FIGHT No.13 might not seem the best occasion to be praying for good luck, but boy does Lee McGregor need it. It has been 13 months – that number again – since the former British, Commonwealth and European bantamweight champion last stepped into the ring, the Edinburgh boxer cursing his repeated misfortune for a period of inactivity that will finally come to an end this evening. Fingers crossed.

McGregor suffered two serious jolts to the system as the calendar turned from 2021 into 2022. The first was the enforced retirement of former foe Kash Farooq, wiping out the heavily anticipated and lucrative rematch between the pair. The other was the life-threatening injuries sustained by his dad after he was hit by a lorry.

With both events still playing on his mind, the now 26 year-old got into the ring last February with Diego Alberto Ruiz and didn’t win for the first time in his professional career.

In the subsequent months, McGregor (11-0-1) saw numerous fights scheduled then cancelled and gave up

all three of his titles after accepting that he was too big to keep boiling down to 118lbs.

There were undoubtedly other factors at play that he is reluctant to delve into this close to his return, but he is quick to rule out a school of thought that his extended absence from the ring was down to a lack of discipline or focus.

“The past year has been frustrating as it’s not like I’ve been away gallivanting and out with my mates,” he makes clear. “I’ve not been living like a waster, not training and not being dedicated to my boxing. It’s not been like that at all. I’ve made so many sacrifices in the past year with

nothing at the end of it.

“Mentally and physically, it really took its toll on me. Just before Christmas, I was feeling really burned out and drained.

I was up and down with my weight all year, depleting my body for three or four fights that never happened. Normally after a fight, you have a mental switch-off and you feel that you’ve earned a break. But I hadn’t earned it so I didn’t feel like I could ease off in case a fight was then arranged at short notice. Mentally I was not in a good place.

“I tried to enjoy Christmas with my family, but with no fights and nothing to celebrate I just couldn’t.

I had a switched-off mindset from boxing but still wasn’t as happy as I wanted to be. I knew I had to just get 2022 out of the way and push on after that.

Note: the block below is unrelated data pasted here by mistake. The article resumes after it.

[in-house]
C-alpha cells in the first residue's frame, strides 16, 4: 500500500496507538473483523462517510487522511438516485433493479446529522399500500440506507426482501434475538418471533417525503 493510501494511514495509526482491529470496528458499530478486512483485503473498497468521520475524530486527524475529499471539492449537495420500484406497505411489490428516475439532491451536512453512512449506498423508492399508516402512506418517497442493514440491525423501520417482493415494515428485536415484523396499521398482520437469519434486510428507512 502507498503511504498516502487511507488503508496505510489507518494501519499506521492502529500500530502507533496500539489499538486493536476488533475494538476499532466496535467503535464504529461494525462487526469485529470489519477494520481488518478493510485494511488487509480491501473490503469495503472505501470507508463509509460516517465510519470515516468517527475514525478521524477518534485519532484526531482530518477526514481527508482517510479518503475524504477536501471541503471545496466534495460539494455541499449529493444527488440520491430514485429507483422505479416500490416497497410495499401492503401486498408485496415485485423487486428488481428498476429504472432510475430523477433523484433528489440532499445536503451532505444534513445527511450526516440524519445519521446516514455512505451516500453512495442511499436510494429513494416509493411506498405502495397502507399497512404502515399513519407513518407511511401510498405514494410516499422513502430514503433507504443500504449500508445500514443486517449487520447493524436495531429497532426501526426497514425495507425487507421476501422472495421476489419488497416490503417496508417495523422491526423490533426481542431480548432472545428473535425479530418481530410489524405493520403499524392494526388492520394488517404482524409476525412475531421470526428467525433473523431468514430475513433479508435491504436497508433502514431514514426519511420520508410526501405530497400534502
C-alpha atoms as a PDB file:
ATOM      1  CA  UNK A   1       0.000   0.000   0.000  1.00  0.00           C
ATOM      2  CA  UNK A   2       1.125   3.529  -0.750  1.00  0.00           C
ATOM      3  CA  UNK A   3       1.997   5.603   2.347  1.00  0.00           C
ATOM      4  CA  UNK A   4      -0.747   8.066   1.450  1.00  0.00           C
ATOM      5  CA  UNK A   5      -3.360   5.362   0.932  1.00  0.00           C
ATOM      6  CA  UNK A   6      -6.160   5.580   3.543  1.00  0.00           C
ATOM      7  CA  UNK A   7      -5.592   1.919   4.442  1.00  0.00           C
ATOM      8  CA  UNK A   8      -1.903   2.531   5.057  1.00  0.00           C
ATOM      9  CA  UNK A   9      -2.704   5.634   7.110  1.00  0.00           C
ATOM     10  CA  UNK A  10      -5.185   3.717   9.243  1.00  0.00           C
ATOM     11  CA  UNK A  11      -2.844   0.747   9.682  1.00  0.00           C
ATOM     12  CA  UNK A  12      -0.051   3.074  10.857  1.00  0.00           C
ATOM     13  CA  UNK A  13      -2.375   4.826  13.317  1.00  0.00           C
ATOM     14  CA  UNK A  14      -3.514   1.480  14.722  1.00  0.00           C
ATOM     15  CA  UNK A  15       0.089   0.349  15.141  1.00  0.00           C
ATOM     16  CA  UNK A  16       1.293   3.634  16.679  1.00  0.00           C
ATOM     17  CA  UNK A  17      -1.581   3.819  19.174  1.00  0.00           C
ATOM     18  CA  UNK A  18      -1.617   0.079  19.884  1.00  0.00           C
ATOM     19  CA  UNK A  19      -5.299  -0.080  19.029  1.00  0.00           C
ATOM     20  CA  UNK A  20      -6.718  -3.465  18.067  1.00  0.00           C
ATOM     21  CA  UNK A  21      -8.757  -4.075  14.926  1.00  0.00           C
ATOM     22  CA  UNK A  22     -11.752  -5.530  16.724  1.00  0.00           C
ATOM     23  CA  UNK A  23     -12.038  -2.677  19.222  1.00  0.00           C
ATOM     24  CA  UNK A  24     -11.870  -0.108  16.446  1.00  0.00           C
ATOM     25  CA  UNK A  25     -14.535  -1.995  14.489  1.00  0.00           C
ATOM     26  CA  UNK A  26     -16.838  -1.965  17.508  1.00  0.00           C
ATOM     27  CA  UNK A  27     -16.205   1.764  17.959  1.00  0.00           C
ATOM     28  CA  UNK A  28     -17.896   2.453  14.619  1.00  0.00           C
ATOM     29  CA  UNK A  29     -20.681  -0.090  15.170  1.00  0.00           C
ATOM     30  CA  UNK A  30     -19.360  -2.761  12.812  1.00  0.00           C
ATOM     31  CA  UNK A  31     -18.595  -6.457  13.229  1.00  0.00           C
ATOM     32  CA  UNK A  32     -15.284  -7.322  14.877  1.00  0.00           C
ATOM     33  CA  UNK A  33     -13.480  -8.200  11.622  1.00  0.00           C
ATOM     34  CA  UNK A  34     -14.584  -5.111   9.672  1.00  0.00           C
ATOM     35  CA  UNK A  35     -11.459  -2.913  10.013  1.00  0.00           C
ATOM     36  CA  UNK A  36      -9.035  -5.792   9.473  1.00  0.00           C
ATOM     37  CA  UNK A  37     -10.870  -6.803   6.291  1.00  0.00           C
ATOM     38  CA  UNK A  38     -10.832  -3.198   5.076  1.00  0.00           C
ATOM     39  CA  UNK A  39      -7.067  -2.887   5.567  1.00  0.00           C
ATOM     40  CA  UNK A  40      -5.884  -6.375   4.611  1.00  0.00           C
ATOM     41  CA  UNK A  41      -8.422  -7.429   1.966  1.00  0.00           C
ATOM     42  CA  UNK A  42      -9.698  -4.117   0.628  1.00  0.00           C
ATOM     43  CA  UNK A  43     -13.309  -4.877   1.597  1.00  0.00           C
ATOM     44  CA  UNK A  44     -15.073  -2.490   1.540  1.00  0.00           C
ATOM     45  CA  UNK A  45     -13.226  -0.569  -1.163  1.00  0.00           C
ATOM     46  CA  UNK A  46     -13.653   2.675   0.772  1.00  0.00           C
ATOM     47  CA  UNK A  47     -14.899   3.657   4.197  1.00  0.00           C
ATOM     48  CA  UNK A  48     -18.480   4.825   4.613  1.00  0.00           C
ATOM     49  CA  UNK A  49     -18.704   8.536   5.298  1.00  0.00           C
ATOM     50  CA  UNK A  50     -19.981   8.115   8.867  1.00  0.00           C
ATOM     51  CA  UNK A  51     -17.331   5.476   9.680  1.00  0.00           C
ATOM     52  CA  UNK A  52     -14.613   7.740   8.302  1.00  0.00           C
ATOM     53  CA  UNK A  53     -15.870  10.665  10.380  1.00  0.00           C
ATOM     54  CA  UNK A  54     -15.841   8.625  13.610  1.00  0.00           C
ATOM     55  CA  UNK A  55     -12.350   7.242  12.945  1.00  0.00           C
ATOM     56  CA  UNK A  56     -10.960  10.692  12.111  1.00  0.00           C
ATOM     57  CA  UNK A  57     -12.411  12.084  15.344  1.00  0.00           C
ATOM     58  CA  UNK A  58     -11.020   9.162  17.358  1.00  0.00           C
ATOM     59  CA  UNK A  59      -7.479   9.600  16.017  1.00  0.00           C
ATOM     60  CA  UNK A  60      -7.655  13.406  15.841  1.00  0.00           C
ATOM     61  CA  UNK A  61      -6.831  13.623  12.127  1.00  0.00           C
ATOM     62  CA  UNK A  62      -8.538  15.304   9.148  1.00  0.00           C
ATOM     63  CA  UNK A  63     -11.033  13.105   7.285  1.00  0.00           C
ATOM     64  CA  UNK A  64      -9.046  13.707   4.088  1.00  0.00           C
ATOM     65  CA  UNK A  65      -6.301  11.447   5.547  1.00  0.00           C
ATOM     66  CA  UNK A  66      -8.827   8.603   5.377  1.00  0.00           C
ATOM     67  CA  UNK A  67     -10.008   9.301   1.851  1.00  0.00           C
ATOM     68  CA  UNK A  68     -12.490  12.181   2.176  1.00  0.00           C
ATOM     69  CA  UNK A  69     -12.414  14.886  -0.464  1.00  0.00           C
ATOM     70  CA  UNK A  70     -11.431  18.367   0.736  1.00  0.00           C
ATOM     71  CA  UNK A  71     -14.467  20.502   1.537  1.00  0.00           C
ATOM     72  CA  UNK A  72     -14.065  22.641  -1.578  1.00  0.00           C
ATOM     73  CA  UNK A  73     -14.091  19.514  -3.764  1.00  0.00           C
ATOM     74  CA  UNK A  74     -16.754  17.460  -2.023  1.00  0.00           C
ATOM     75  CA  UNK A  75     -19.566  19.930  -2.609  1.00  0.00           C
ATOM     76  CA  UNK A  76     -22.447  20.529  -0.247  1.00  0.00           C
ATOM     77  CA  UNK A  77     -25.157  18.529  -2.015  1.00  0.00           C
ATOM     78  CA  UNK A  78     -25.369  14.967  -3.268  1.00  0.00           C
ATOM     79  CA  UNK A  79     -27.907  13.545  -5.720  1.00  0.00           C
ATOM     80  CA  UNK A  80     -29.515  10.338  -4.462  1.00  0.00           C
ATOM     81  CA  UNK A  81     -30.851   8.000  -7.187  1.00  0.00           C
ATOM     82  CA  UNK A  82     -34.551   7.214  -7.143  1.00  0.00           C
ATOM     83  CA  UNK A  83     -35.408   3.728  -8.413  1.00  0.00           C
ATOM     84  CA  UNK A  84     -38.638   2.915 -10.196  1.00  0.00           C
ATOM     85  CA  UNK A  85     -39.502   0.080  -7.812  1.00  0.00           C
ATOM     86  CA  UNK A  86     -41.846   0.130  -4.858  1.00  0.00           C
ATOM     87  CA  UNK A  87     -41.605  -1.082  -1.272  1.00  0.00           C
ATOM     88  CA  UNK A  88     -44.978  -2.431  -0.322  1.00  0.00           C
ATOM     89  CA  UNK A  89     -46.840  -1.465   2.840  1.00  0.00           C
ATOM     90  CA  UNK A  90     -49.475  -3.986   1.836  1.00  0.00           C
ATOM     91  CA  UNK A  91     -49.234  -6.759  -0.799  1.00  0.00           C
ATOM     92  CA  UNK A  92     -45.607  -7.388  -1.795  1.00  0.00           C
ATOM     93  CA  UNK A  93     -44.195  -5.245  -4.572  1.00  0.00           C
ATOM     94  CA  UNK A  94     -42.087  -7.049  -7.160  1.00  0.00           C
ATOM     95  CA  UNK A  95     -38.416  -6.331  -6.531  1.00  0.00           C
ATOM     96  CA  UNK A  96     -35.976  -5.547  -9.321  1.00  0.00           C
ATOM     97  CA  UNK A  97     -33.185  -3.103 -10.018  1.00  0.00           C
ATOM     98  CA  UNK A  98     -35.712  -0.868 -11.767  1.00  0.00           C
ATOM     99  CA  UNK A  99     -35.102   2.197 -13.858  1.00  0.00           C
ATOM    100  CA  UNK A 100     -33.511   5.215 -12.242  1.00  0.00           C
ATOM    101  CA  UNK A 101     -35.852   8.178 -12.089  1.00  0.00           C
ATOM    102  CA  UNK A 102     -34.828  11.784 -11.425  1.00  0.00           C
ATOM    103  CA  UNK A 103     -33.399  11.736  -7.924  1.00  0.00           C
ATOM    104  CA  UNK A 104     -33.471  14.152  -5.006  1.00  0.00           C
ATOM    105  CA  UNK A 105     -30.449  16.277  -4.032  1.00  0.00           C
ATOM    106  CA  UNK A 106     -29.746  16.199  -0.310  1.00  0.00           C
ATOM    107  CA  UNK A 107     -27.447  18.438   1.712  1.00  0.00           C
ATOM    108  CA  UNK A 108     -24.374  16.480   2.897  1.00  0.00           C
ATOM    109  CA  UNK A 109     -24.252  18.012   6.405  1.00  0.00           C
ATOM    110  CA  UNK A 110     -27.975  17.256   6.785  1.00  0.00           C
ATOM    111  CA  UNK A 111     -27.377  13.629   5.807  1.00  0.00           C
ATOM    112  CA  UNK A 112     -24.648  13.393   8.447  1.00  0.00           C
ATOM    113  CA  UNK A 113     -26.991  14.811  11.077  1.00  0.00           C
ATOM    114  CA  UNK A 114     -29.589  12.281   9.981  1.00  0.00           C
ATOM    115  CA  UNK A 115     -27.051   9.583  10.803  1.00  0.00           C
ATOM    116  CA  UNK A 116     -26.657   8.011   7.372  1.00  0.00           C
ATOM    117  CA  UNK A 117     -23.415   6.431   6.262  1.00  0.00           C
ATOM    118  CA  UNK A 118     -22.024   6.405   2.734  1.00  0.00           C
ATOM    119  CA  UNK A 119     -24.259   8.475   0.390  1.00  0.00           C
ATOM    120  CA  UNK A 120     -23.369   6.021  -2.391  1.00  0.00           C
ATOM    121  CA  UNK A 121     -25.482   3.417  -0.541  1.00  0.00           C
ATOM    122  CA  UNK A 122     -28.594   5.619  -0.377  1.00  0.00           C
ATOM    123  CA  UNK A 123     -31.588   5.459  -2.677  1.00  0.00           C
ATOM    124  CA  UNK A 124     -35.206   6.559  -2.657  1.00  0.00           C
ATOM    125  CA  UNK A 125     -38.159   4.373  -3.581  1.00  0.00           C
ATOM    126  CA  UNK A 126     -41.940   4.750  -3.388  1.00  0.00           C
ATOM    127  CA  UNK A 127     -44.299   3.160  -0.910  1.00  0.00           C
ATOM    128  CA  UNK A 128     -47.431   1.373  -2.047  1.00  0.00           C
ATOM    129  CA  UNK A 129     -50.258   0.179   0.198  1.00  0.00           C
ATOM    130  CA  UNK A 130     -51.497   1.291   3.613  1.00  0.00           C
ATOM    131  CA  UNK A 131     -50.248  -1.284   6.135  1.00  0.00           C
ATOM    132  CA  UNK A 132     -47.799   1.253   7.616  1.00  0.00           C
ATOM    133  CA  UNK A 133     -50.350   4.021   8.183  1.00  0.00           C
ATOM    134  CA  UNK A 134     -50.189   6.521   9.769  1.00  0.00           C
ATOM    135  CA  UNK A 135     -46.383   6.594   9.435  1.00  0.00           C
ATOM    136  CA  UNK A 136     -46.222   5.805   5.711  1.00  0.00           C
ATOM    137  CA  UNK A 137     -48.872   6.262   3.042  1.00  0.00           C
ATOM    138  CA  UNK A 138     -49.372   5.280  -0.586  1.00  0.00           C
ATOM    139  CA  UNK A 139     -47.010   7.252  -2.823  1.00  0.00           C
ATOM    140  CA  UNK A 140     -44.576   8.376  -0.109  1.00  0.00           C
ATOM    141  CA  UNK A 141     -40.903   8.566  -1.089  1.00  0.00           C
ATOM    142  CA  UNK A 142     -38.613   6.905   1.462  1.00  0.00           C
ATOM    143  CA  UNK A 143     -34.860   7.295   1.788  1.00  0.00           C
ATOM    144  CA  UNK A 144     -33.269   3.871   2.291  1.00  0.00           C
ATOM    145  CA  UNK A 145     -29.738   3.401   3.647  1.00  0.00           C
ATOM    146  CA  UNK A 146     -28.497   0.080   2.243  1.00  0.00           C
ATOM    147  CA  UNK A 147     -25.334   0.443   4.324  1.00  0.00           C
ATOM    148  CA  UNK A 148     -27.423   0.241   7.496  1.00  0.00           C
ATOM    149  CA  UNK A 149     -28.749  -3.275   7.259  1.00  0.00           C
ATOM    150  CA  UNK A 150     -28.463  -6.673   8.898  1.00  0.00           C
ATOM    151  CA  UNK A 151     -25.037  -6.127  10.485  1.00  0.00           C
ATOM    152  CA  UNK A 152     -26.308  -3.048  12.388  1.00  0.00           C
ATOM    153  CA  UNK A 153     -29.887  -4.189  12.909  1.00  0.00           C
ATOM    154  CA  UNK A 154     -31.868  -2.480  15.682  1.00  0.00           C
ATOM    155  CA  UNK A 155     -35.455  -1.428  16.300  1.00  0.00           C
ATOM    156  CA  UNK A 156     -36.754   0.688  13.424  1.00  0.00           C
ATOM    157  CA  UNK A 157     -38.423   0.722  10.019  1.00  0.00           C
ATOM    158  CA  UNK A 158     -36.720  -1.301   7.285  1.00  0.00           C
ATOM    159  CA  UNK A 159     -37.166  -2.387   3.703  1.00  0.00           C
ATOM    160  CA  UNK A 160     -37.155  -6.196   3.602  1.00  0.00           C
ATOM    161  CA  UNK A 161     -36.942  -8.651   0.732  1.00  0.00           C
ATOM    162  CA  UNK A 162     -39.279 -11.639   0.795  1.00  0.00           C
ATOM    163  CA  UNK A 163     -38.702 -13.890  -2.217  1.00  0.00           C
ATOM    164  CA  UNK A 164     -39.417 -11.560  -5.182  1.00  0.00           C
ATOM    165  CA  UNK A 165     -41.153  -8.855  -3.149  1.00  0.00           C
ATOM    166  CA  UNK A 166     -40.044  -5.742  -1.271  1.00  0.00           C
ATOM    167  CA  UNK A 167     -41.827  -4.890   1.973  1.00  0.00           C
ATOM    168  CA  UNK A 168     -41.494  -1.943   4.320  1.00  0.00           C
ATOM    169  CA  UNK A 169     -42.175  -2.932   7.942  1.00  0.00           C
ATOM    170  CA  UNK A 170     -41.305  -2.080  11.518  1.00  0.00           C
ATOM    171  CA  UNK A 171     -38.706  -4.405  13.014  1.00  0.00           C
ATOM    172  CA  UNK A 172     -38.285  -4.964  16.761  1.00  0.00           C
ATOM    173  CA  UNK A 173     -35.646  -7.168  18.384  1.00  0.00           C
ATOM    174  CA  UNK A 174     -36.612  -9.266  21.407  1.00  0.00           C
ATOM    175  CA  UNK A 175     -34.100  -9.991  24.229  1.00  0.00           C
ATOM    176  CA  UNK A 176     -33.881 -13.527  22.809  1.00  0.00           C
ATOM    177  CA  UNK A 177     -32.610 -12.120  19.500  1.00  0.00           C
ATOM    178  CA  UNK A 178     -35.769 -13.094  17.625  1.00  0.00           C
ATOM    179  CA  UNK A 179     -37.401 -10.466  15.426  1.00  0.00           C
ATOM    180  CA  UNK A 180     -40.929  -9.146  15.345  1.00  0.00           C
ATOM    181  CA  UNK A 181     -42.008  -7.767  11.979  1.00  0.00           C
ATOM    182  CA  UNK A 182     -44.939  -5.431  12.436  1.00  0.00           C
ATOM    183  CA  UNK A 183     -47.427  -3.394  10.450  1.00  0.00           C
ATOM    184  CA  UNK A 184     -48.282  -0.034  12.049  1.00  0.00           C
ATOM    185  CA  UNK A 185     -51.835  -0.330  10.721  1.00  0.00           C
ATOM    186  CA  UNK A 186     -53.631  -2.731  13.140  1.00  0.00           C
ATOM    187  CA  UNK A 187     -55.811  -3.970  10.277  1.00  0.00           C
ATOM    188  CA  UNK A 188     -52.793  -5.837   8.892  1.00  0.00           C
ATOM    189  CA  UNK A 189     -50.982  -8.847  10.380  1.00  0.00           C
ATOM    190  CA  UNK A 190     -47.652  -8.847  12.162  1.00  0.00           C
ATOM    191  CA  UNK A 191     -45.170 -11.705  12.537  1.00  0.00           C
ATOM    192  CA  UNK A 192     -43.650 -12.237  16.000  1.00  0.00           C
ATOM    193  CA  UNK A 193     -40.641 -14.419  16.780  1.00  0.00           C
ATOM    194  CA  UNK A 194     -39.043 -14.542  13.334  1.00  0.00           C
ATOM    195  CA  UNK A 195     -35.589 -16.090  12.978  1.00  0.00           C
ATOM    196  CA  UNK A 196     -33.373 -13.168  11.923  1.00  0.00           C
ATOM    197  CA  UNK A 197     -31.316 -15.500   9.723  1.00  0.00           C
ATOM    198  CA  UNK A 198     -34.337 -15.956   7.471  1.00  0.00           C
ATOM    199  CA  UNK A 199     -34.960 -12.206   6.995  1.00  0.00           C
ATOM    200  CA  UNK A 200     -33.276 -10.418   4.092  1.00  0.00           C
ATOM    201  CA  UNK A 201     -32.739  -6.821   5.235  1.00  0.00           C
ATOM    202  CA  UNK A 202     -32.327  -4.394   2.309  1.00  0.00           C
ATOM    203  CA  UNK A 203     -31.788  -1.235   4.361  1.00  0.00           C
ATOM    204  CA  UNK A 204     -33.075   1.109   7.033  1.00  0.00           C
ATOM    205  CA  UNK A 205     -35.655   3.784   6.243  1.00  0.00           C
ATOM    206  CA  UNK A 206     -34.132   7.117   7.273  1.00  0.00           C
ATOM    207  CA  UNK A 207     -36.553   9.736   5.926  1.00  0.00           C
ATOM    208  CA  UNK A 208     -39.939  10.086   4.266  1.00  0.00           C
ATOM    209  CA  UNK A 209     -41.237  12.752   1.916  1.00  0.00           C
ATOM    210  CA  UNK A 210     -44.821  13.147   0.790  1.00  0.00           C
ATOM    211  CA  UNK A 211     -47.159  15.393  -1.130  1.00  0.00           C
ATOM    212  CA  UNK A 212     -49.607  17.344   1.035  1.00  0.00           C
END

“I’ve had folk asking me what was going on, sponsors too. It was so hard to try to explain.

I didn’t really know myself. It was fights falling through and a few other things that never materialised. My luck over the last few years has been so bad but I’ve pulled through each time.

It is with a heightened sense of anticipation, then, that McGregor will step into the ring at the Utilita Arena in Newcastle this evening.

In many ways, this is a fresh start for him after so long out but he is hopeful that the journey to title fights at super-bantamweight level won’t be a

long one.

“I feel like I need to rebuild,” he adds. “Not completely rebuild as I’m still getting talked about in a good way and I want to push on and get big fights after this. There was no point in me holding on to my titles any more. I held out trying for a world title

fight last year but unfortunately that never happened.

“But the goals remain the same.

It might just take a little bit longer at a new weight. The plan is to be very busy with three fights ideally in the next eight months. I’m hoping to have my own show back in Scotland in May or June after this one.”

Many of McGregor’s career moves have been taken in tandem with Josh Taylor, the world champion who has been like a big brother to him in many ways. McGregor, though, demonstrated that he can be his own man too when he chose to stay with trainer Ben Davison after Taylor had moved on to work with Joe McNally.

“I know people think I’ve always been by Josh’s side throughout my career but it’s a selfish sport boxing and you need to do what’s right for you,” he explains. “Josh felt that he needed a change, I wanted to stay here. I know my last performance wasn’t the best and I hold my hands up to that. But there were a lot of things going on around at that time.”

McGregor could have picked an easier return fight than Alexis Kabore. The vastly experienced boxer from Burkina Faso hasn’t been stopped since his debut in 2004 and the Scot will use all eight rounds tonight if he has to.

“In the past I’ve got into the ring trying to impress too much or too focused on what people are going to think,” he adds. “People want to see big shots and knock-outs but I need to do what’s right for me to get back on track. I need to show I’m a mature fighter. I want to show composure and not be reckless.”